The anti-trans, self-branded "Free Speech" bus is still rolling through the country, spreading its hateful message that transgender people don't exist — but when it arrived in Boston Thursday morning, protesters were there to greet it.
The big orange bus — adorned on the side with the slogan "It's biology: Boys are boys and always will be. Girls are girls and always will be" — is a collaboration between conservative groups the National Organization for Marriage, the International Organization for the Family and CitizenGo. It's currently on an East Coast tour spreading its anti-trans message from New York through New England and then down to Washington, D.C.
Tweets from Thursday morning showed the bus in Boston, stopped right outside the Massachusetts Statehouse.
Protesters gathered around the bus with messages promoting acceptance and equality for LGBTQ people. Mason Dunn, executive director of the Massachusetts Transgender Political Coalition, was one of the people who came out to meet the anti-trans bus in Boston on Thursday.
"When a bus rolls into town spreading messages of hate and intolerance, it unfortunately fuels those who are committing acts of hate and intolerance," Dunn said in a phone interview on Thursday. "When what you're saying perpetuates violence ... your words are violent."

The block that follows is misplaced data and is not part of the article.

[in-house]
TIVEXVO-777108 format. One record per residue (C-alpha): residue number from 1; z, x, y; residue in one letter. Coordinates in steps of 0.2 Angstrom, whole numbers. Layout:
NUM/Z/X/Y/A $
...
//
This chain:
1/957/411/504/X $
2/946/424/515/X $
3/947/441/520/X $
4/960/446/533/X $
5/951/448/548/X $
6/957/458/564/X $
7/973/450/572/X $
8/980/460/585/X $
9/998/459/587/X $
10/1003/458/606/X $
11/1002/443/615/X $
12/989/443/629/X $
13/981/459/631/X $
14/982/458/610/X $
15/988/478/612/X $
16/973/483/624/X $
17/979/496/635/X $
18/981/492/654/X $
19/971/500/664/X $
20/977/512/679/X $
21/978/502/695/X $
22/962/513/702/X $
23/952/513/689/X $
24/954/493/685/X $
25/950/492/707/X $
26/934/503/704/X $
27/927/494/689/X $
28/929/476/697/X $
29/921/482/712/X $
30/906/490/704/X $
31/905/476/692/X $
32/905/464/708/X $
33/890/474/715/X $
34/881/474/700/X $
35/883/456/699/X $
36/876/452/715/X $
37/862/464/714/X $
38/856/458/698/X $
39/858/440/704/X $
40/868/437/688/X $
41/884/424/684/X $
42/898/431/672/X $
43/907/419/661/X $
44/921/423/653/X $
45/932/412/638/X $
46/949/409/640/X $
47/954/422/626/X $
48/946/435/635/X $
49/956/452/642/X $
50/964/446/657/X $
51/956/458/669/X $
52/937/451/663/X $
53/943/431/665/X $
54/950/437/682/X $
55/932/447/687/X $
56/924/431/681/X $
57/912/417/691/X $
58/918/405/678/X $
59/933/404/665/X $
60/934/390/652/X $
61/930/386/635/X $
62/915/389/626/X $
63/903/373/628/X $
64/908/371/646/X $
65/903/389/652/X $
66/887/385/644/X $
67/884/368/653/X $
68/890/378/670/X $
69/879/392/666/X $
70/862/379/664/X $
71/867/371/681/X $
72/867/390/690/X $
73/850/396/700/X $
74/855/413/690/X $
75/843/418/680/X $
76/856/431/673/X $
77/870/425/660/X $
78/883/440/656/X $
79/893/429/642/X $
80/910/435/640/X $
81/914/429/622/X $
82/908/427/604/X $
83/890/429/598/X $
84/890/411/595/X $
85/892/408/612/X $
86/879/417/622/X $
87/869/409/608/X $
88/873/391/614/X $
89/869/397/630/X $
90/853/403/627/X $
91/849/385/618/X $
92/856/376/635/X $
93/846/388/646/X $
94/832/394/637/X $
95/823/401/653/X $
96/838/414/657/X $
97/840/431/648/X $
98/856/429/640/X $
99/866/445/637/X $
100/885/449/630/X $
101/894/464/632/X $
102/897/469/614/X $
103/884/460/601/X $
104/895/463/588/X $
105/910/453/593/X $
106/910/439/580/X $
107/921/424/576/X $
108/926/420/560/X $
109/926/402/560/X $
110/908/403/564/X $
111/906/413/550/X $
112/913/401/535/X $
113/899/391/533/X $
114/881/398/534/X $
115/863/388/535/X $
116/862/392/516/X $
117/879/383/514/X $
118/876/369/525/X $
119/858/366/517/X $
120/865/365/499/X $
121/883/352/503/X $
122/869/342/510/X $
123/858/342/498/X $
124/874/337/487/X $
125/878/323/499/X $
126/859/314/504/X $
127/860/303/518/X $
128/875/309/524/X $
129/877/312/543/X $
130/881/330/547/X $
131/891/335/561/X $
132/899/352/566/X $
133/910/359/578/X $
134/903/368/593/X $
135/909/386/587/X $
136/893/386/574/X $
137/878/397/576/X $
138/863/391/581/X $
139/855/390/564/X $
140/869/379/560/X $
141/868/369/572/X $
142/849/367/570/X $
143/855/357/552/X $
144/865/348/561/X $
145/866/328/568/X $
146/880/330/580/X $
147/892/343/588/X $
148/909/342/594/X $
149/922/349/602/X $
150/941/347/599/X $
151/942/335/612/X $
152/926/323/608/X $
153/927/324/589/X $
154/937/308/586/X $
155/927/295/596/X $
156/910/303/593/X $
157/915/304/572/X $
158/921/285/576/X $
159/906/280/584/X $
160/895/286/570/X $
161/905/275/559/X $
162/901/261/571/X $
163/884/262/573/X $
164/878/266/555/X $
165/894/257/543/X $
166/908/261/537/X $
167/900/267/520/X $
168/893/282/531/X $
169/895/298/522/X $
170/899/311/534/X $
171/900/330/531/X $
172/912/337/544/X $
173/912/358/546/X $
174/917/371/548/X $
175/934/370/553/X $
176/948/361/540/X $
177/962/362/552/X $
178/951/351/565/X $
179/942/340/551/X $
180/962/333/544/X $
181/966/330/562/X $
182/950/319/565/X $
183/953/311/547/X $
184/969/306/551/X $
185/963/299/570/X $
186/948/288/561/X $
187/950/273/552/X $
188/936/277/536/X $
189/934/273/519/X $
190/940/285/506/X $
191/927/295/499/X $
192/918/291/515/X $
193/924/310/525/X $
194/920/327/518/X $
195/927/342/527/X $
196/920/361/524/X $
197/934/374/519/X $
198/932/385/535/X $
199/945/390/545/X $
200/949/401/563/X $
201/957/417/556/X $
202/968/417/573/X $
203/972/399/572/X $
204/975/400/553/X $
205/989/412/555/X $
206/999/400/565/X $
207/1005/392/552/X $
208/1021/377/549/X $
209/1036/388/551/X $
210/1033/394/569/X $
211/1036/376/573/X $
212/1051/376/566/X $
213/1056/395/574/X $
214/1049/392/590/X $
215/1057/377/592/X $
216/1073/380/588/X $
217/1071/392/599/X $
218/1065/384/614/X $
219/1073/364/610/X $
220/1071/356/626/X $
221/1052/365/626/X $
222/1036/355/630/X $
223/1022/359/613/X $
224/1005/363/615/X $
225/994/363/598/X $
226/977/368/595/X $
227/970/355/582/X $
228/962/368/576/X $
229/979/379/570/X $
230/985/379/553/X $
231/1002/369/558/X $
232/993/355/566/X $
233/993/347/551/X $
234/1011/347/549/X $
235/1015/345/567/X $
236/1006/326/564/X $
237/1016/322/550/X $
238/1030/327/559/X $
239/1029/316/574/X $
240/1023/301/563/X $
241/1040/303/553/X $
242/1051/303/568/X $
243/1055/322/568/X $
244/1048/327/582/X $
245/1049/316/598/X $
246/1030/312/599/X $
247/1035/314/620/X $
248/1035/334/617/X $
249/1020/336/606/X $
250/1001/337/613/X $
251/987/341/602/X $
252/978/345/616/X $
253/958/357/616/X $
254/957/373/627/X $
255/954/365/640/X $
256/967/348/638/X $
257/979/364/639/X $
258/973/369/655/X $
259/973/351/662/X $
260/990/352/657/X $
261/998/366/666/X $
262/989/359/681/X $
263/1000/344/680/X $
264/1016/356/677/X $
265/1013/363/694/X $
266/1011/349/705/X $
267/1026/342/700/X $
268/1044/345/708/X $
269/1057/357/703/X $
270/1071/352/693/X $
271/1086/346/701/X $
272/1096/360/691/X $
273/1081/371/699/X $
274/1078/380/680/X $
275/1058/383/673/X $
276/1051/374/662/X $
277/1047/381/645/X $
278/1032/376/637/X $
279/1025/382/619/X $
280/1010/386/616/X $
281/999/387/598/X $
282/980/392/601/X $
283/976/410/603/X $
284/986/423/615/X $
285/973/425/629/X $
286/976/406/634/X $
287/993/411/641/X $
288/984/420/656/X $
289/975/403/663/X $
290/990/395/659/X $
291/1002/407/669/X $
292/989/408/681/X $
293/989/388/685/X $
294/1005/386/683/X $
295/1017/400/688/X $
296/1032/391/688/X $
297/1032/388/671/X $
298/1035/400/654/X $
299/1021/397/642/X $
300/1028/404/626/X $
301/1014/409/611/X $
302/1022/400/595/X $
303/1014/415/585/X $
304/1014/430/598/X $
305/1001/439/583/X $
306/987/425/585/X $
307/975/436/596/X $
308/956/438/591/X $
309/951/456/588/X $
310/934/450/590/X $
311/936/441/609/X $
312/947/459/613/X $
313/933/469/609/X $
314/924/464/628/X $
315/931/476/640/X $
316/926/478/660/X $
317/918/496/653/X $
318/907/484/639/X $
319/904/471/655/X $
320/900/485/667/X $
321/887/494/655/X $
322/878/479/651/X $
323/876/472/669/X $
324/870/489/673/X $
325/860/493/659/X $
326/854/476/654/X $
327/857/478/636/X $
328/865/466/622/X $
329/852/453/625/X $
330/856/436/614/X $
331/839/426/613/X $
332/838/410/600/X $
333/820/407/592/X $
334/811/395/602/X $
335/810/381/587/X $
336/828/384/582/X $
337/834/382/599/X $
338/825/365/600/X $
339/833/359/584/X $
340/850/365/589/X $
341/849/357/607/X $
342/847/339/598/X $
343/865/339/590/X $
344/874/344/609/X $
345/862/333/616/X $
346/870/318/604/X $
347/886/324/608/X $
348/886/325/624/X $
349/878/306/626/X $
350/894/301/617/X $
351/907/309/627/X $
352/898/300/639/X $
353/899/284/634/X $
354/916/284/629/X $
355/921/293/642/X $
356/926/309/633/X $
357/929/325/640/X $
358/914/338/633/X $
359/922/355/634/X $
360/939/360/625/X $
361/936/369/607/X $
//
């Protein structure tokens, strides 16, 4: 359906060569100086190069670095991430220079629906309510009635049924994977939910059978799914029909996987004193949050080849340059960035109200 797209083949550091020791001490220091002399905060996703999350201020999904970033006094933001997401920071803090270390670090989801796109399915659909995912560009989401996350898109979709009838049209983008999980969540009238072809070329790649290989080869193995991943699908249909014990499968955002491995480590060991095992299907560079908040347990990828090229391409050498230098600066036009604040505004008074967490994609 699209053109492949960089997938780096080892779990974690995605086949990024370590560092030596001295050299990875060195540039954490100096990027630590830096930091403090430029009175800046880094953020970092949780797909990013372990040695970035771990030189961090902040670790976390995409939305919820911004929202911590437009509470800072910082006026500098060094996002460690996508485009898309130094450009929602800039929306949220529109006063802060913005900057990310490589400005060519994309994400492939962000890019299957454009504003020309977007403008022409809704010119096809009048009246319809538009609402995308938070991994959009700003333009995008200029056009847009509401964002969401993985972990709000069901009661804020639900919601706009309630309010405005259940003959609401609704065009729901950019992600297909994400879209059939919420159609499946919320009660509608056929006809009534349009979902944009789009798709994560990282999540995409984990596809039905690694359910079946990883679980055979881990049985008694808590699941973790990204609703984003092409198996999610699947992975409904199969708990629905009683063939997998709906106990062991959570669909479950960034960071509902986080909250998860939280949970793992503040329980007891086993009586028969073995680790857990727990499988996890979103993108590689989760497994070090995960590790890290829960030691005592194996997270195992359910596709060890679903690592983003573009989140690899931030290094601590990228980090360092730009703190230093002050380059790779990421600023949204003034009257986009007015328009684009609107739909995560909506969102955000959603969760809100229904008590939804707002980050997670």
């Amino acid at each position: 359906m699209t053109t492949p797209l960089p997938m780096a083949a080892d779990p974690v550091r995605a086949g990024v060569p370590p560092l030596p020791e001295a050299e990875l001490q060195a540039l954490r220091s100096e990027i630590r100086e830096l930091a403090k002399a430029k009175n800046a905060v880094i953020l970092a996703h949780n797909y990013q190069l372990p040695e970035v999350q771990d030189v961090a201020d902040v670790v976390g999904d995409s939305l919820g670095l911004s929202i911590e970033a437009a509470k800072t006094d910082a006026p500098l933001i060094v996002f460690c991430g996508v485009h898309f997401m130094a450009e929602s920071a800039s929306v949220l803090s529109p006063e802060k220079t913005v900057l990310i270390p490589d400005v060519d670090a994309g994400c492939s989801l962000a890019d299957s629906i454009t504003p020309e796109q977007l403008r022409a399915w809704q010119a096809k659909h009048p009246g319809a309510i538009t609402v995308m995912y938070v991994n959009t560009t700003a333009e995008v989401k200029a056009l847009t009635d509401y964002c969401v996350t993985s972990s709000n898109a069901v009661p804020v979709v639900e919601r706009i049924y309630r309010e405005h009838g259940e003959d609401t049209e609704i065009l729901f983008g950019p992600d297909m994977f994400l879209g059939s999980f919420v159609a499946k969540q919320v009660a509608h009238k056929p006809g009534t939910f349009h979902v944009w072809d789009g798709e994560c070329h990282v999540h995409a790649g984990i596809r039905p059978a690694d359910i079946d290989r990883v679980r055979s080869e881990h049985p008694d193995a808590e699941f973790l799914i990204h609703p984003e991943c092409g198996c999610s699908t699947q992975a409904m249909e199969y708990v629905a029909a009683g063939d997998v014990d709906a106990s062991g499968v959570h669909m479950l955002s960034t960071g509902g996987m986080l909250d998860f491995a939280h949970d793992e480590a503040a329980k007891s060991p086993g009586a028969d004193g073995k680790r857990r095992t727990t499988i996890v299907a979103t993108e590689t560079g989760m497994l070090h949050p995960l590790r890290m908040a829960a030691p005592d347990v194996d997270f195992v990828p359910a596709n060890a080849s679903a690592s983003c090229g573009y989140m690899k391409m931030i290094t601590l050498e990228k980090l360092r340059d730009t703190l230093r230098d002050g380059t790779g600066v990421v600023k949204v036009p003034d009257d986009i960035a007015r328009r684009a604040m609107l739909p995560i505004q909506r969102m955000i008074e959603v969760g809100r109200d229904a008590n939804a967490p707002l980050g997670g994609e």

Dunn noted that recent numbers from the Boston Police Department indicate that LGBTQ people are the most frequently reported targets of "hateful acts" in the city, and that trend appears to be on the rise, as the Boston Globe reported in March.
But Dunn said that while the bus was there to spread hateful rhetoric, the protesters' messages were the opposite. "What I saw from trans community members near the bus were really messages of 'We are here, we deserve respect,'" Dunn said. "We were chanting about love and acceptance."
Janson Wu, the executive director of GLBTQ Legal Advocates & Defenders, also met the bus when it arrived in Boston on Thursday, along with other GLAD staffers. "It was important for us to show up because trans people are part of every community in the country," Wu said in a phone call on Thursday. "Here in Massachusetts, trans people are welcome."
Wu said protesters tried "to cover up the side of the bus" with messages of "inclusion and love for transgender people."
The bus reportedly continued on to other stops in the Boston area after it left Back Bay on Thursday — according to the Boston Globe, its next stop was the campus of Harvard University.
This isn't the first time the "free speech bus" encountered resistance to its message of trans erasure. Last week in New York City, activists scratched the side of the bus, cracked its windows and spray-painted messages like "Trans Rights Now" and "Trans Liberation" on the side, USA Today reported.